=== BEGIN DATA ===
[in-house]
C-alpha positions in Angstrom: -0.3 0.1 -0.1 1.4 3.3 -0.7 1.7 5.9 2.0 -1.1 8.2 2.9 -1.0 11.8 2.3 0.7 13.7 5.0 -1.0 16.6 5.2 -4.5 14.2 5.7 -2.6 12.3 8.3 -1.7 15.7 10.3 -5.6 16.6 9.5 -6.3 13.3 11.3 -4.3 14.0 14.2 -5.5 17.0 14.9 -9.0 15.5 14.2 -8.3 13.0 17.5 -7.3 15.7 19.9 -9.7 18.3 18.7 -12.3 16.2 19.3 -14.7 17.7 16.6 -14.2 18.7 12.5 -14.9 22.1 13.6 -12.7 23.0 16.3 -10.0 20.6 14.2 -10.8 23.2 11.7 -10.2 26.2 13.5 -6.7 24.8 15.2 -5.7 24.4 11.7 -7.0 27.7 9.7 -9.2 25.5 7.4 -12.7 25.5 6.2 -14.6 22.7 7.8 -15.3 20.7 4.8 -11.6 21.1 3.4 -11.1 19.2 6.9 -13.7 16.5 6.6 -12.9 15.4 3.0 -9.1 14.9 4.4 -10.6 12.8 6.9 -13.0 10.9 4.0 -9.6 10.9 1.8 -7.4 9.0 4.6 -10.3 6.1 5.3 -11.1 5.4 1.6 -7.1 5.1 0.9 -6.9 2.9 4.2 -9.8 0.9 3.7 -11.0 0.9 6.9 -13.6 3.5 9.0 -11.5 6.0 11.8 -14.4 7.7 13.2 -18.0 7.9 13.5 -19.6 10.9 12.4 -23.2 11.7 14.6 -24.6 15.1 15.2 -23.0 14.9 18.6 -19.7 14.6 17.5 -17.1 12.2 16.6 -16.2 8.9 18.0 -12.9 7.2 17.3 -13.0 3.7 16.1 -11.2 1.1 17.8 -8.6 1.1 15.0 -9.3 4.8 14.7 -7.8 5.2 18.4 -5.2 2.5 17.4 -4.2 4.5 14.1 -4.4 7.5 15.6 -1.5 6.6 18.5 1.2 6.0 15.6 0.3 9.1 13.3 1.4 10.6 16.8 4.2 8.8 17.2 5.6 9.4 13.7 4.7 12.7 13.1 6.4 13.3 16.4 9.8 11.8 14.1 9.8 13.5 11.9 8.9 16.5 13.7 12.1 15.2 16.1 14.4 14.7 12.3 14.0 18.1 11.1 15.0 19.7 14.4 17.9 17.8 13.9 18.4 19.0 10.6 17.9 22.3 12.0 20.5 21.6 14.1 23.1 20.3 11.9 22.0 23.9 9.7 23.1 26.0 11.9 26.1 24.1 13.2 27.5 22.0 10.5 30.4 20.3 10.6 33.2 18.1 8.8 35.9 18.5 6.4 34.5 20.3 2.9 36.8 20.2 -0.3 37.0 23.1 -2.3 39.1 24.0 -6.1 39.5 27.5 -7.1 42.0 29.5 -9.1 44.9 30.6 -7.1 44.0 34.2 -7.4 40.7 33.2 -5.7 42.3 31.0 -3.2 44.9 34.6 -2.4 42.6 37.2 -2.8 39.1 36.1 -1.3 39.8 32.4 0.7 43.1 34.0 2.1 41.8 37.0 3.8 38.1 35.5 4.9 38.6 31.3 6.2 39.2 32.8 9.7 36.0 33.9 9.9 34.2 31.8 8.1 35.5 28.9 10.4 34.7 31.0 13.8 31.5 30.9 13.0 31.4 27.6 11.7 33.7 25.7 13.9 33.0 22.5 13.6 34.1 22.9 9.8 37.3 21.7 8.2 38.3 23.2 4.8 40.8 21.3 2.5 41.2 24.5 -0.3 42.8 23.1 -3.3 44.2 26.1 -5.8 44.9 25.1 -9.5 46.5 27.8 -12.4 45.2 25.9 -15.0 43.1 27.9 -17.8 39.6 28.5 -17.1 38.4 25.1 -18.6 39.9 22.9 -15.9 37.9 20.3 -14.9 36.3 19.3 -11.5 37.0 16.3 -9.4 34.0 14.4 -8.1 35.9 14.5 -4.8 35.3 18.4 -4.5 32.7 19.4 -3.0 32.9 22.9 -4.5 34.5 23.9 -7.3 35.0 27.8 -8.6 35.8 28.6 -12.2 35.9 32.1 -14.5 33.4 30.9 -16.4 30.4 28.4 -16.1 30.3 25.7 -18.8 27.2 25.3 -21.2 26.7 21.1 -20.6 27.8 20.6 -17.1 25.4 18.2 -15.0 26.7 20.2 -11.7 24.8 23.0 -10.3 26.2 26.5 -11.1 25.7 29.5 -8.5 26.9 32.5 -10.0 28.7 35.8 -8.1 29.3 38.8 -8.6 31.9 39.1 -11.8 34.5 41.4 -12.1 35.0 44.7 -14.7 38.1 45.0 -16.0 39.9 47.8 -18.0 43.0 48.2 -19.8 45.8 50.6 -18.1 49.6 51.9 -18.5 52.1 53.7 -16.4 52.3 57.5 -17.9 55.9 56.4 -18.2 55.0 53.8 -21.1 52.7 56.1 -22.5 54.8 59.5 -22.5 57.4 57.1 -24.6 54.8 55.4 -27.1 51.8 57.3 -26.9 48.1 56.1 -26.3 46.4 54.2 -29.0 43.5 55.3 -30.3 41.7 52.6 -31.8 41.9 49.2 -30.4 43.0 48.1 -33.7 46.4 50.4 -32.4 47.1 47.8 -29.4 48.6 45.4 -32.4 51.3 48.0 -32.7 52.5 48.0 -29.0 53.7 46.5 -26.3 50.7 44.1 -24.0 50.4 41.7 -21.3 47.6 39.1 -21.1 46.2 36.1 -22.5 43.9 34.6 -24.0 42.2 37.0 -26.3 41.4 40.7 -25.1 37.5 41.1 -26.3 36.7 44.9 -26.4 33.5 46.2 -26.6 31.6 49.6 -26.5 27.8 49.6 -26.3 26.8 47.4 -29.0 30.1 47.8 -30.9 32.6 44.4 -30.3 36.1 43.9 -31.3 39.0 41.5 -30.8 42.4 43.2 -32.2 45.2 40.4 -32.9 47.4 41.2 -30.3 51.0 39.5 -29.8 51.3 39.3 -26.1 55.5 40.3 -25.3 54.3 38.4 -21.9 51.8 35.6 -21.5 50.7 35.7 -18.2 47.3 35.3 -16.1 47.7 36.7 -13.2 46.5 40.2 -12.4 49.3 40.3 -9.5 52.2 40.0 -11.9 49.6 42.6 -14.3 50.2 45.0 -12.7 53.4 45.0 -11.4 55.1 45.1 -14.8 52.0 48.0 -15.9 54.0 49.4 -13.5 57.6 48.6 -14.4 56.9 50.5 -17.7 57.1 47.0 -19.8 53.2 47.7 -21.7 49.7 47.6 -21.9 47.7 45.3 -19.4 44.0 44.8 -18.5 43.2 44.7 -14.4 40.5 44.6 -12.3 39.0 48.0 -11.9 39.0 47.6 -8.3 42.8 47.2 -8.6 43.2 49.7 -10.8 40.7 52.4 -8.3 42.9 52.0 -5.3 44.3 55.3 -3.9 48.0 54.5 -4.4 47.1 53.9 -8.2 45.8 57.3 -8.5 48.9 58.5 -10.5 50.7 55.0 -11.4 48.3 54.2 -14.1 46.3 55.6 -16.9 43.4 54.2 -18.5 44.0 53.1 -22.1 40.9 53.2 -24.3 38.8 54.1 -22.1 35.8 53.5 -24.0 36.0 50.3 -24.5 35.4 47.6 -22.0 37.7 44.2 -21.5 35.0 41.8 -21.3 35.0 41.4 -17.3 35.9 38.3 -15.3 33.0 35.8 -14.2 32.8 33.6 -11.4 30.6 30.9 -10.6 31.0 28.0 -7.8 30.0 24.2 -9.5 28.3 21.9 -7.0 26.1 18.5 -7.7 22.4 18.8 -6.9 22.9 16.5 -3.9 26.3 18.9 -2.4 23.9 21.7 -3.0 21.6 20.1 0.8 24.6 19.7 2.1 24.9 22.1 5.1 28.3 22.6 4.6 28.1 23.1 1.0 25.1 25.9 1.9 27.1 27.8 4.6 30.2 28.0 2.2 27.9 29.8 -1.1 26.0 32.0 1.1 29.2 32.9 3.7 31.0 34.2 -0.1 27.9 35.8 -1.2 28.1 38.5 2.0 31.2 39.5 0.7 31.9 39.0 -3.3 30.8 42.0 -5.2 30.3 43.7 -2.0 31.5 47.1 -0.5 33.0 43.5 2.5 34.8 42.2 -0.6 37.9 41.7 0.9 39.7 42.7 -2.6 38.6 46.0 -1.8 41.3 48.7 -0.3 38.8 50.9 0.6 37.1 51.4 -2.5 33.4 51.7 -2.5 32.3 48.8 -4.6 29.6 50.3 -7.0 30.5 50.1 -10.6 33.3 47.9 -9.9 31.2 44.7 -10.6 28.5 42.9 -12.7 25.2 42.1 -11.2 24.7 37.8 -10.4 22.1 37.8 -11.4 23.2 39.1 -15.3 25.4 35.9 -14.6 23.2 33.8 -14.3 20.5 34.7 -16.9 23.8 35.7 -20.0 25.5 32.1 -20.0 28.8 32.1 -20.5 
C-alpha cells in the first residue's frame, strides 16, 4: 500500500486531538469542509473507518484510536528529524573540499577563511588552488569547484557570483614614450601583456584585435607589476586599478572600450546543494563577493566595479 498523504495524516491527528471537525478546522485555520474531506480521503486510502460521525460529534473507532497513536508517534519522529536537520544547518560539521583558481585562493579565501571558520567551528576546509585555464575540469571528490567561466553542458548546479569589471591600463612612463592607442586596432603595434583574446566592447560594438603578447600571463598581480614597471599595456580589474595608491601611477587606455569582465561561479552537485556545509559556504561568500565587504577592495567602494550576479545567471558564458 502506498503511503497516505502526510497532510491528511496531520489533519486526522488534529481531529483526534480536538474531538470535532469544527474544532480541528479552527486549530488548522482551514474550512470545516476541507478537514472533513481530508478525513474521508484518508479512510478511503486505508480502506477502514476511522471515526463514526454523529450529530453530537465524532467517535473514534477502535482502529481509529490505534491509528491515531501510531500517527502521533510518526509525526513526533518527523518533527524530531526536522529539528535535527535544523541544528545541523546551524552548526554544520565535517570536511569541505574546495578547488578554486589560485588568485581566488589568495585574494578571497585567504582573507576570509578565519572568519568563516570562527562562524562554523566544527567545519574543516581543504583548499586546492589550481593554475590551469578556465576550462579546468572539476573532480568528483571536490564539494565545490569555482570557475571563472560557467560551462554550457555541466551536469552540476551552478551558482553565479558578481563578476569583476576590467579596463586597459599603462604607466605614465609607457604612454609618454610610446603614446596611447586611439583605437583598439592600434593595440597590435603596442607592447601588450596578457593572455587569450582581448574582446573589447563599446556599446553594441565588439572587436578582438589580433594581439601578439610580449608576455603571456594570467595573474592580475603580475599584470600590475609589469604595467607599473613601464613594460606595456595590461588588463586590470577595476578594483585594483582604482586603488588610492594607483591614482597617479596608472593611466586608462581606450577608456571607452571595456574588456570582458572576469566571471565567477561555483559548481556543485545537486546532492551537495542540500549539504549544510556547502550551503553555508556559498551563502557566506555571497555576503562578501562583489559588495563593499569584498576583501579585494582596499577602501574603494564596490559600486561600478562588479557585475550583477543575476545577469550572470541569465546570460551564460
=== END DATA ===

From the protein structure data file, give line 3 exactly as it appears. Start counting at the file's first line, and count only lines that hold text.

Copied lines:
C-alpha cells in the first residue's frame, strides 16, 4: 500500500486531538469542509473507518484510536528529524573540499577563511588552488569547484557570483614614450601583456584585435607589476586599478572600450546543494563577493566595479 498523504495524516491527528471537525478546522485555520474531506480521503486510502460521525460529534473507532497513536508517534519522529536537520544547518560539521583558481585562493579565501571558520567551528576546509585555464575540469571528490567561466553542458548546479569589471591600463612612463592607442586596432603595434583574446566592447560594438603578447600571463598581480614597471599595456580589474595608491601611477587606455569582465561561479552537485556545509559556504561568500565587504577592495567602494550576479545567471558564458 502506498503511503497516505502526510497532510491528511496531520489533519486526522488534529481531529483526534480536538474531538470535532469544527474544532480541528479552527486549530488548522482551514474550512470545516476541507478537514472533513481530508478525513474521508484518508479512510478511503486505508480502506477502514476511522471515526463514526454523529450529530453530537465524532467517535473514534477502535482502529481509529490505534491509528491515531501510531500517527502521533510518526509525526513526533518527523518533527524530531526536522529539528535535527535544523541544528545541523546551524552548526554544520565535517570536511569541505574546495578547488578554486589560485588568485581566488589568495585574494578571497585567504582573507576570509578565519572568519568563516570562527562562524562554523566544527567545519574543516581543504583548499586546492589550481593554475590551469578556465576550462579546468572539476573532480568528483571536490564539494565545490569555482570557475571563472560557467560551462554550457555541466551536469552540476551552478551558482553565479558578481563578476569583476576590467579596463586597459599603462604607466605614465609607457604612454609618454610610446603614446596611447586611439583605437583598439592600434593595440597590435603596442607592447601588450596578457593572455587569450582581448574582446573589447563599446556599446553594441565588439572587436578582438589580433594581439601578439610580449608576455603571456594570467595573474592580475603580475599584470600590475609589469604595467607599473613601464613594460606595456595590461588588463586590470577595476578594483585594483582604482586603488588610492594607483591614482597617479596608472593611466586608462581606450577608456571607452571595456574588456570582458572576469566571471565567477561555483559548481556543485545537486546532492551537495542540500549539504549544510556547502550551503553555508556559498551563502557566506555571497555576503562578501562583489559588495563593499569584498576583501579585494582596499577602501574603494564596490559600486561600478562588479557585475550583477543575476545577469550572470541569465546570460551564460